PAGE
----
Assistive products and childhood neurodisability: a retrospective study on factors associated with aids/orthoses prescription

Carla Assenza, Denise Cacciatore, Mattia Manica, Marco Iosa, Calogero Foti, Tiziana Gobbetti, Stefano Paolucci, Daniela Morelli

Research output: Contribution to journalArticlepeer-review


BACKGROUND: Children affected by pathologies causing neurodisability go through motor, cognitive, sensory and other limitations. The selection of assistive products can influence their level of independence and quality of life. AIM: The present study investigated the possibility to assess the equipment needs of children with neurodisabilities, based on their clinical characteristics. DESIGN: A retrospective observational study. SETTING: Outpatients. POPULATION: Inclusion criteria: diagnosis of cerebral palsy or genetic/chromosomal/syndromic disorders, age range 0-18 years, intelligence quotient evaluation, medical history of positive or negative presence of epilepsy and of communication disorders, admission at our neurorehabilitation service between 2007 and 2017, and registration of all equipment prescribed to each child. METHODS: In 192 children (111 males, 57.81%) we evaluated the relationship between several independent variables (diagnosis, sex, Gross Motor Function Classification System level, intelligence quotient, history of epilepsy and communication disorders) and equipment prescription by means of logistic regression models. RESULTS: Our data showed significant correlation between the Gross Motor Function Classification System level and the equipment prescribed. A history of seizures was negatively correlated with walker prescriptions (the log odds of prescription decreases by -2.156; CI: -4.16 to -0.65) and positively with those of stroller (the log odds increases by 1.427; CI: 0.22 to 2.69). Stroller and knee-ankle-foot orthoses and hip-knee-ankle-foot orthoses prescriptions were negatively correlated with the cerebral palsy diagnosis. The prescription of foot orthoses was positively correlated with mental retardation (the log odds increases by 0.358; CI: 0.12 to 0.61). A negative correlation between communication disorders and the prescription of ankle-foot orthoses and communication/learning devices was also found (the log odds decreases by -0.833; CI -1.66 to -0.01). CONCLUSIONS: Several clinical characteristics correlate with specific equipment needs. CLINICAL REHABILITATION IMPACT: The definition of the clinical characteristics with a potential predicting value, may facilitate the task of physician on choosing what is more appropriate to prescribe, as well as the authorizing office responsible for evaluating the appropriateness of prescriptions. Furthermore, it could be possible to foresee the care needs in terms of type and number of aids/orthoses and to guarantee every disabled child the possibility to take advantage of the same opportunities. (Cite this article as: Assenza C, Cacciatore D, Manica M, Iosa M, Foti C, Gobbetti T, et al. Assistive products and childhood neurodisability: a retrospective study on factors associated with aids/orthoses prescription.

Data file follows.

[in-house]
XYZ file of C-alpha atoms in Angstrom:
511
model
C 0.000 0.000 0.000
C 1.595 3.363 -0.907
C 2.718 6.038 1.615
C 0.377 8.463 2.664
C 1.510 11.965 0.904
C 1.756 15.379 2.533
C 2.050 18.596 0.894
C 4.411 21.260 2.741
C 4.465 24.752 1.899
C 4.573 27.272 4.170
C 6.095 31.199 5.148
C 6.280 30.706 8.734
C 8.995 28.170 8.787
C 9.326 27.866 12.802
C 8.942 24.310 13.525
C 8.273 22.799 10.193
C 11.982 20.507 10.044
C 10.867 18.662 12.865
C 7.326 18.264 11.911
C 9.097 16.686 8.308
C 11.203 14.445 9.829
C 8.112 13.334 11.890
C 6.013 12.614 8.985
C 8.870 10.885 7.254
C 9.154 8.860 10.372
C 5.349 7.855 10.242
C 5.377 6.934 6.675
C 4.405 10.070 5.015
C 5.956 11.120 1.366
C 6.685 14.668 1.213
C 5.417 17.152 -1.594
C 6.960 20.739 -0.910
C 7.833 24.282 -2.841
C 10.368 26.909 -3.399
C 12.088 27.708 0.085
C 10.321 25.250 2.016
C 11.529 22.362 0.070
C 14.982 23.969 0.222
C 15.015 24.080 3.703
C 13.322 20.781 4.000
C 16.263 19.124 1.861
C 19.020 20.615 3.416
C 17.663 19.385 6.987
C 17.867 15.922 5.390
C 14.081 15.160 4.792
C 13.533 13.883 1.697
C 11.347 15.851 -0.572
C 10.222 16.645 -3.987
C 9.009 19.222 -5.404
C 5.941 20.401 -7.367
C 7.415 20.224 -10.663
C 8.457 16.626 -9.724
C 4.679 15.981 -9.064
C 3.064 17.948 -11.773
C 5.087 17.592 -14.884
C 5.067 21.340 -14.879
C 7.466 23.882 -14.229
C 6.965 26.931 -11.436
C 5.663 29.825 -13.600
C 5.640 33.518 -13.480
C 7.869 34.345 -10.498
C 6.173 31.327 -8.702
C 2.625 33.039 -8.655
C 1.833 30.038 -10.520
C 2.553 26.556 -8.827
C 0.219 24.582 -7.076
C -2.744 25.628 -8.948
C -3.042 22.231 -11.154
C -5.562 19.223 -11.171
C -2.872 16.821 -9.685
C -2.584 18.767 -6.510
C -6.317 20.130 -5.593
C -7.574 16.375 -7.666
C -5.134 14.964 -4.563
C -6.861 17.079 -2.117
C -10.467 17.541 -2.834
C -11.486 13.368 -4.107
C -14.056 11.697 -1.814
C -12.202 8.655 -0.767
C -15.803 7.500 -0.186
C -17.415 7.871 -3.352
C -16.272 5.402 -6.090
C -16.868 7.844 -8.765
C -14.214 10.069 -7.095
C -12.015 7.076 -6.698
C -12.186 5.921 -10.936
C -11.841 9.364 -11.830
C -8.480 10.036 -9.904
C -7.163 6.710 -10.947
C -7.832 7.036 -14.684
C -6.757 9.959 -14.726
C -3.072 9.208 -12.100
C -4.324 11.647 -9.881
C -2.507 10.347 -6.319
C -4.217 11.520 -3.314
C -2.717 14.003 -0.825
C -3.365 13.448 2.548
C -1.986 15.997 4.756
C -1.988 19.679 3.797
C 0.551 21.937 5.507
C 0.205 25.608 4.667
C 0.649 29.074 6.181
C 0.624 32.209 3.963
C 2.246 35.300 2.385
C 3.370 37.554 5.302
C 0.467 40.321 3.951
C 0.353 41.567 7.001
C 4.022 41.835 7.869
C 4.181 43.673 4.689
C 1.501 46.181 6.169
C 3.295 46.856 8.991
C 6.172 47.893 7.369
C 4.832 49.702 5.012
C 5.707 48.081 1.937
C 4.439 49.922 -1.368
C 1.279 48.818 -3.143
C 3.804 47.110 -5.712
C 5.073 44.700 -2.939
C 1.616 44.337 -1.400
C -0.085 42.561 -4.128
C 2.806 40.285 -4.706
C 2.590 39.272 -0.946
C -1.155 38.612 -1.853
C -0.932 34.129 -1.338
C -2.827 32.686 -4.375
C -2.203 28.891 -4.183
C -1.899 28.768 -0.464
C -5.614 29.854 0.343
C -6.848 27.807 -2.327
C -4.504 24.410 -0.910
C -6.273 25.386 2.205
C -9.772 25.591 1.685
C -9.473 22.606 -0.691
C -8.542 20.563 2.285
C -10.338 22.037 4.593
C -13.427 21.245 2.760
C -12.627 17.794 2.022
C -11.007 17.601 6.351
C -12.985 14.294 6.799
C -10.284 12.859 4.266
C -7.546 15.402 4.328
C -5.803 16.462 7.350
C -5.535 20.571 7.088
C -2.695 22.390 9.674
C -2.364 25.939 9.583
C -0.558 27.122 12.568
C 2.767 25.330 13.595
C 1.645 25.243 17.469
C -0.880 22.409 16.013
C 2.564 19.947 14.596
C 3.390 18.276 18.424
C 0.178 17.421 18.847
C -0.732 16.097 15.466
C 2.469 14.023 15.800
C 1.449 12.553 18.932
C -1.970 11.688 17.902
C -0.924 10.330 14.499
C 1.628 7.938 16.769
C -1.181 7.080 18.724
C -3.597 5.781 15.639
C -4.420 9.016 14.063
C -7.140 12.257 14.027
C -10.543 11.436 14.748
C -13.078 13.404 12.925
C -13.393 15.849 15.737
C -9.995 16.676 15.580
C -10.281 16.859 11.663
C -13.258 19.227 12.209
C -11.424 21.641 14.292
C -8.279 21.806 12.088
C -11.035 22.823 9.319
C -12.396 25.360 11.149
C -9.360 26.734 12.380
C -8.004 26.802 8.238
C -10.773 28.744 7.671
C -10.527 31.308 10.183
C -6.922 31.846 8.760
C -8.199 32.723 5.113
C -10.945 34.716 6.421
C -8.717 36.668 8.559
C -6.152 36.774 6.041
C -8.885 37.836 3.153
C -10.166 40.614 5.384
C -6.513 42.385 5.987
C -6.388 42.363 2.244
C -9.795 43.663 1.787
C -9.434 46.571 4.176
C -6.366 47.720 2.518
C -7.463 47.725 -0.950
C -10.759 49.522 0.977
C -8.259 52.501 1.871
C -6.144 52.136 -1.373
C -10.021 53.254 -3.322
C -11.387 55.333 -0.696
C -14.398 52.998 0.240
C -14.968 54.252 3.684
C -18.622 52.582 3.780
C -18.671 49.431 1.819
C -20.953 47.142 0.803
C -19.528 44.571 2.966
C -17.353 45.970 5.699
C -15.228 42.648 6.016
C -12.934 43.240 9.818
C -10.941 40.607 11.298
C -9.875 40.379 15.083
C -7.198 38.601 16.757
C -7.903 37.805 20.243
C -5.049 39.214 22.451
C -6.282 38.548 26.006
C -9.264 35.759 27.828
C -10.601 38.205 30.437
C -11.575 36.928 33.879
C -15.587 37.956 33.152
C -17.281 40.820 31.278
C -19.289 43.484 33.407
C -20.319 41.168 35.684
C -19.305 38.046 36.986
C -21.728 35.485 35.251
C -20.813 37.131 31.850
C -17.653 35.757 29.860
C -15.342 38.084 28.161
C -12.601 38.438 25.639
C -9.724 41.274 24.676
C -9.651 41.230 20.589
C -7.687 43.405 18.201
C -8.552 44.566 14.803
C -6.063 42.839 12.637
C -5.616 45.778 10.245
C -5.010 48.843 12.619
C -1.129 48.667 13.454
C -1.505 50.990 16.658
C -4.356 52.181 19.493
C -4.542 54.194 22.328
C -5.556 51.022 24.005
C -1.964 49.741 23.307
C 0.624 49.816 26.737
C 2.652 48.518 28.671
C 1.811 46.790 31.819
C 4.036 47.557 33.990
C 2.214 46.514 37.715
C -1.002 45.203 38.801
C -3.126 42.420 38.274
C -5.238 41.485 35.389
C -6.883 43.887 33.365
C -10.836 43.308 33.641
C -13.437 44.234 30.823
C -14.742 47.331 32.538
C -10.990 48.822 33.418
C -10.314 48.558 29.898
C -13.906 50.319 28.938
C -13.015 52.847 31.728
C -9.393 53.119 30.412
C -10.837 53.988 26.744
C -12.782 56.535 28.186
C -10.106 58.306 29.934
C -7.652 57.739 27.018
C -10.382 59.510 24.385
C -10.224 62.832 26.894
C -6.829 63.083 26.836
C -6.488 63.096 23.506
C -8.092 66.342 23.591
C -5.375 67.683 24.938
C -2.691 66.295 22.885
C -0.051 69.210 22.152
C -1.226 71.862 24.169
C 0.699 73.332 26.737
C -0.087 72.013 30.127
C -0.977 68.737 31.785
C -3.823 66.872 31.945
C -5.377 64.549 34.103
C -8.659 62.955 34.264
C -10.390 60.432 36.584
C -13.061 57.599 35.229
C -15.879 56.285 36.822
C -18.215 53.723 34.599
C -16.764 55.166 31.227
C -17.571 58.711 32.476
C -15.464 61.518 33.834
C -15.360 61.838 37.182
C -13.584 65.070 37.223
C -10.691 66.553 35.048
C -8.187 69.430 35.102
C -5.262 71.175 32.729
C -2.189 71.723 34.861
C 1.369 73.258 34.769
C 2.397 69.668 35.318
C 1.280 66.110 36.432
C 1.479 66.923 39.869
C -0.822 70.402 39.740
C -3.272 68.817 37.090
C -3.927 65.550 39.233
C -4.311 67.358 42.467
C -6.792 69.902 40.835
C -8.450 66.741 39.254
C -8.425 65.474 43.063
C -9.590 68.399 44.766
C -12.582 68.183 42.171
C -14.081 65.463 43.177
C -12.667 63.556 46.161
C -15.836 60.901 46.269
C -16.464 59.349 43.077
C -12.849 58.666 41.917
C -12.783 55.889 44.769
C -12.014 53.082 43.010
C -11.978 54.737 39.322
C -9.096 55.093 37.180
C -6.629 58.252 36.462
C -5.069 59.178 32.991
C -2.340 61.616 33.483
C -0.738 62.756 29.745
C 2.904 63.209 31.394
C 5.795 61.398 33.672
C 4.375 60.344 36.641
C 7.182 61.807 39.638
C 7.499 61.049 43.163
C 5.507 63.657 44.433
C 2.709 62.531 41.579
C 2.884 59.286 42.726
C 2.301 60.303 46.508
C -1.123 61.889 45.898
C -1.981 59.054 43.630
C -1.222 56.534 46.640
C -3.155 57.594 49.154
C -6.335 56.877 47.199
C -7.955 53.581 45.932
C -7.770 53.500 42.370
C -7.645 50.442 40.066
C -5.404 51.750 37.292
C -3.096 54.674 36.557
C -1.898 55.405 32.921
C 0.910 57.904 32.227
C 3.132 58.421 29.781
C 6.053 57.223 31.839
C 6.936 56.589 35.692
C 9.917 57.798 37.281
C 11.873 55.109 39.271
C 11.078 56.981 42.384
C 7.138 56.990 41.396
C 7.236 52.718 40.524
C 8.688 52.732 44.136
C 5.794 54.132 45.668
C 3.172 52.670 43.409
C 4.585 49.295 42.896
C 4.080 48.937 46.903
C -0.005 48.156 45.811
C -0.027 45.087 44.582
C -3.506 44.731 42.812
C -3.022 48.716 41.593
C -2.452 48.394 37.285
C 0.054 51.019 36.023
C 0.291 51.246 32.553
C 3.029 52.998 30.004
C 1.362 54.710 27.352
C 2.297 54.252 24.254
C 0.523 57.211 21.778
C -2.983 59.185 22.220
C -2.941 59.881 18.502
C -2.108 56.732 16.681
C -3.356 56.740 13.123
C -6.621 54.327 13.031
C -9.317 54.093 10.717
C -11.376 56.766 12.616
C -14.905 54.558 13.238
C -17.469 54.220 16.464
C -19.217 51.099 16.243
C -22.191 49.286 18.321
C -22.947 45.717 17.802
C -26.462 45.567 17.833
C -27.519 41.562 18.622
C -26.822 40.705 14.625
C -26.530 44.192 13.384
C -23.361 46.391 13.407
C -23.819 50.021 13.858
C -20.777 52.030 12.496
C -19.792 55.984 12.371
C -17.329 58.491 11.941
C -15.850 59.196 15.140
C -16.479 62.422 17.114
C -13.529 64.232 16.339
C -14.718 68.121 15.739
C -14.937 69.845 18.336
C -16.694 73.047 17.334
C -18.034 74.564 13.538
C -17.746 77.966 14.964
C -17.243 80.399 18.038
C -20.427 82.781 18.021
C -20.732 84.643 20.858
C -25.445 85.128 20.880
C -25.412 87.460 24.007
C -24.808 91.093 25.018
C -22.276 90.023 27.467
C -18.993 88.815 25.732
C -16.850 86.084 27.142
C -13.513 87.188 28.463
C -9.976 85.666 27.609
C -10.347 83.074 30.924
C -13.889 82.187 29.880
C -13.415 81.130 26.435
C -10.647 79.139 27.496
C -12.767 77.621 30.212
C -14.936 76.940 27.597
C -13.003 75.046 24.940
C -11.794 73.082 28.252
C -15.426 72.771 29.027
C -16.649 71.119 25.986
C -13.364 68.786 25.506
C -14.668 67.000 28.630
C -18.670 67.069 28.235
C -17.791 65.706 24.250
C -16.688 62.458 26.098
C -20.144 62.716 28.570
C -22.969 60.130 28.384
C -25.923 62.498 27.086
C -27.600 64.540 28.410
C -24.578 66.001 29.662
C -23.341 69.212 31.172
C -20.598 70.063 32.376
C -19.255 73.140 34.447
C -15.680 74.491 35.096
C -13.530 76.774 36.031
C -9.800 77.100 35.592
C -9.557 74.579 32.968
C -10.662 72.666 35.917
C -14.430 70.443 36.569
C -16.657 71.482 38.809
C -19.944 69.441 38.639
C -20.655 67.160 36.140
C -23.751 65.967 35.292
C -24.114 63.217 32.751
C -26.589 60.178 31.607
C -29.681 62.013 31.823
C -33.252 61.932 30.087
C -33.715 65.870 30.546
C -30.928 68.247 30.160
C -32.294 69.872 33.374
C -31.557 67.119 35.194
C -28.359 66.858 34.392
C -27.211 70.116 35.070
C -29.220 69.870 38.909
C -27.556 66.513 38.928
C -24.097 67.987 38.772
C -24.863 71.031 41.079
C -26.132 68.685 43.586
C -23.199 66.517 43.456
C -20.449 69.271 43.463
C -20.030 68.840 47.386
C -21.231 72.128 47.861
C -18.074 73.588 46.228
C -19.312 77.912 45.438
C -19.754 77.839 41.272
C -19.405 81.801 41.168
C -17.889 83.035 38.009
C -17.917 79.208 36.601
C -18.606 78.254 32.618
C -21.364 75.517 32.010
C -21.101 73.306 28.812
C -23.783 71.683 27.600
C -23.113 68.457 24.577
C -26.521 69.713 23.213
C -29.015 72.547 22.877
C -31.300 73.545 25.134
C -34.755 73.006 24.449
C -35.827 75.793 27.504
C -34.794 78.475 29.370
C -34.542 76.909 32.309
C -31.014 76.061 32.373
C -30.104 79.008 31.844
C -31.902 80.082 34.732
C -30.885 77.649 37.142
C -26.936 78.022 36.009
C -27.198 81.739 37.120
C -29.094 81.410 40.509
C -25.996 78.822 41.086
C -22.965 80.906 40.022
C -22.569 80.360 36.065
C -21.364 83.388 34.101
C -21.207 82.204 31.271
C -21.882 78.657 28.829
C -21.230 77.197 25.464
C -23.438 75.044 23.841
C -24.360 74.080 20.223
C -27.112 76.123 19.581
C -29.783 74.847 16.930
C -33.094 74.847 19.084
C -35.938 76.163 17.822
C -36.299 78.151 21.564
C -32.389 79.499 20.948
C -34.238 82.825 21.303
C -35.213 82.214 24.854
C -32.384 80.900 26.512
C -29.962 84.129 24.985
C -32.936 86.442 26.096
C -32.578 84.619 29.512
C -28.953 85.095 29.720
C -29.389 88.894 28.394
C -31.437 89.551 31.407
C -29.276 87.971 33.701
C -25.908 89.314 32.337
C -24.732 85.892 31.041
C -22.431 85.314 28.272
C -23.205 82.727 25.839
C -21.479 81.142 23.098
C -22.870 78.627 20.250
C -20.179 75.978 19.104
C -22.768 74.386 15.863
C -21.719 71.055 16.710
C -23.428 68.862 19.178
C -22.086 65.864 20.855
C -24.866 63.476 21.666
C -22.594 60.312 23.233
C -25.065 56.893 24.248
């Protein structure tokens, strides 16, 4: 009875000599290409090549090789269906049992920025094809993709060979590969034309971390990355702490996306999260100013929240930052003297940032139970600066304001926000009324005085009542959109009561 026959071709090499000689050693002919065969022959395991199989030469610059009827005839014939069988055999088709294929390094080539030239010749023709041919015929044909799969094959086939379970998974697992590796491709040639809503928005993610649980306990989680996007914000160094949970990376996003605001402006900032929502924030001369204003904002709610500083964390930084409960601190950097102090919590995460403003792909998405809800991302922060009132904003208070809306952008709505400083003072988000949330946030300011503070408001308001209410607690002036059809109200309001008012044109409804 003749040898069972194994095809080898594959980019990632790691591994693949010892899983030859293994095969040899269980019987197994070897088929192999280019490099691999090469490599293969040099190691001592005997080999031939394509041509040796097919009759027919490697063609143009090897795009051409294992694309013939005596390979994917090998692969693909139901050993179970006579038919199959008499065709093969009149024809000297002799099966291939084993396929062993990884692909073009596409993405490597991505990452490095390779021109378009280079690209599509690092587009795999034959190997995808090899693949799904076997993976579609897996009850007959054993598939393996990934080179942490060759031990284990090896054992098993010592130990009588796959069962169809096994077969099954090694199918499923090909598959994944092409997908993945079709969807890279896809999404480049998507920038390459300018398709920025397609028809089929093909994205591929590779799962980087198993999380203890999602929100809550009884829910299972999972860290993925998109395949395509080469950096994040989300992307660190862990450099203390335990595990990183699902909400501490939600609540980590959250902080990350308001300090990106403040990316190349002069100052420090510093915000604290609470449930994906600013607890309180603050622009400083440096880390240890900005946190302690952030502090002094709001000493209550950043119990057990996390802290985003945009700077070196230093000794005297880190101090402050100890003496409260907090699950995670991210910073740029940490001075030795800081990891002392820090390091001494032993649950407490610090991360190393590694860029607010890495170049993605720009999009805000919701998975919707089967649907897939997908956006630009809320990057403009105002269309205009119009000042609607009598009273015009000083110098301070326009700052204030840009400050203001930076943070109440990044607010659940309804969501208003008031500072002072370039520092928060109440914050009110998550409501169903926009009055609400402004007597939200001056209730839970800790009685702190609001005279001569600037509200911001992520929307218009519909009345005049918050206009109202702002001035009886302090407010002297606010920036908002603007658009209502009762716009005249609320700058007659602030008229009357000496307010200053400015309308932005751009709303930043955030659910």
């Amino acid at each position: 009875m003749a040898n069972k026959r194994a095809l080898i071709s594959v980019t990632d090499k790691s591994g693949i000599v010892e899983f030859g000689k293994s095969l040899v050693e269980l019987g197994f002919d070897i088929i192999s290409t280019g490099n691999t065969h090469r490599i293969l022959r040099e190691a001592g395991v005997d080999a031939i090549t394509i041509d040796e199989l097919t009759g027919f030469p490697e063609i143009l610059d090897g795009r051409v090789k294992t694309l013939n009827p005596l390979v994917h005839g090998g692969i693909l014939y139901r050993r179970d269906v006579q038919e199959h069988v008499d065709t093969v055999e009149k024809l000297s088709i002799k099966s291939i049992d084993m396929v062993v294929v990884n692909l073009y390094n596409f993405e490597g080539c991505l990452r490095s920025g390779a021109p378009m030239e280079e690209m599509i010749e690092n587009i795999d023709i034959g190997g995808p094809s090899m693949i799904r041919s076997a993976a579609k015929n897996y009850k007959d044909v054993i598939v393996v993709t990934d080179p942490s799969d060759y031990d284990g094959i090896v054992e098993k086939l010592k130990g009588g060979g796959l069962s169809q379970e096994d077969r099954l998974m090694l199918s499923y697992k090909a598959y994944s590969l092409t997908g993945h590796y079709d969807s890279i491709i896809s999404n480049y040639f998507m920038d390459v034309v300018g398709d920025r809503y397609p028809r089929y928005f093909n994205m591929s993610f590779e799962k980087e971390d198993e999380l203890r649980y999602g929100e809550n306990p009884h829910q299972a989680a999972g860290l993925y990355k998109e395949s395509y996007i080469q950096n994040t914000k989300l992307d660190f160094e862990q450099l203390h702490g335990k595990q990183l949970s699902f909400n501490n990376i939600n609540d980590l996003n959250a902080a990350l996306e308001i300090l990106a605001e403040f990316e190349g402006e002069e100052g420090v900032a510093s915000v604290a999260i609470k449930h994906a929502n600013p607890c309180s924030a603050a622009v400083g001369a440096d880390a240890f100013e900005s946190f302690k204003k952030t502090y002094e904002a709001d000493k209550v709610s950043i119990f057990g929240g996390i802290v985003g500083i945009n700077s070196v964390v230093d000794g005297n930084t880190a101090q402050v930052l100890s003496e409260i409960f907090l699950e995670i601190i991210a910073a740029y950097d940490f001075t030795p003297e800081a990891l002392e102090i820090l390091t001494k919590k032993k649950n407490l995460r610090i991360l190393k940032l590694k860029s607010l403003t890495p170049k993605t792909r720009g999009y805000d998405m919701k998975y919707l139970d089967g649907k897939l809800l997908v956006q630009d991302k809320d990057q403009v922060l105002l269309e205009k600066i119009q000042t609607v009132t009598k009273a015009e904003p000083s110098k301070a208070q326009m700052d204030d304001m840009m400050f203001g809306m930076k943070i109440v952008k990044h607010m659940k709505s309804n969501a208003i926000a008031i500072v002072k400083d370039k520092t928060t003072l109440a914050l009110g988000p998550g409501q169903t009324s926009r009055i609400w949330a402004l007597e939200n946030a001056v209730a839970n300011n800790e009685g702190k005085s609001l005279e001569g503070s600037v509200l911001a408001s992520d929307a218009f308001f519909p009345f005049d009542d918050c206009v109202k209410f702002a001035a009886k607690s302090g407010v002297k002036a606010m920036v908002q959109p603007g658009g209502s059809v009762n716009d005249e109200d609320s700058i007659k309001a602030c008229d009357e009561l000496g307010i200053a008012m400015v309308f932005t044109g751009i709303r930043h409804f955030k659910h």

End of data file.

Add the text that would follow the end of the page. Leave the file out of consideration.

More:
Original languageEnglish
Pages (from-to)412-420
Number of pages9
JournalEuropean Journal of Physical and Rehabilitation Medicine
Issue number4
Publication statusPublished - 2020


  • Cerebral palsy
  • Disability evaluation
  • Disabled children
  • Equipment
  • Self-help devices

ASJC Scopus subject areas

  • Physical Therapy, Sports Therapy and Rehabilitation
  • Rehabilitation


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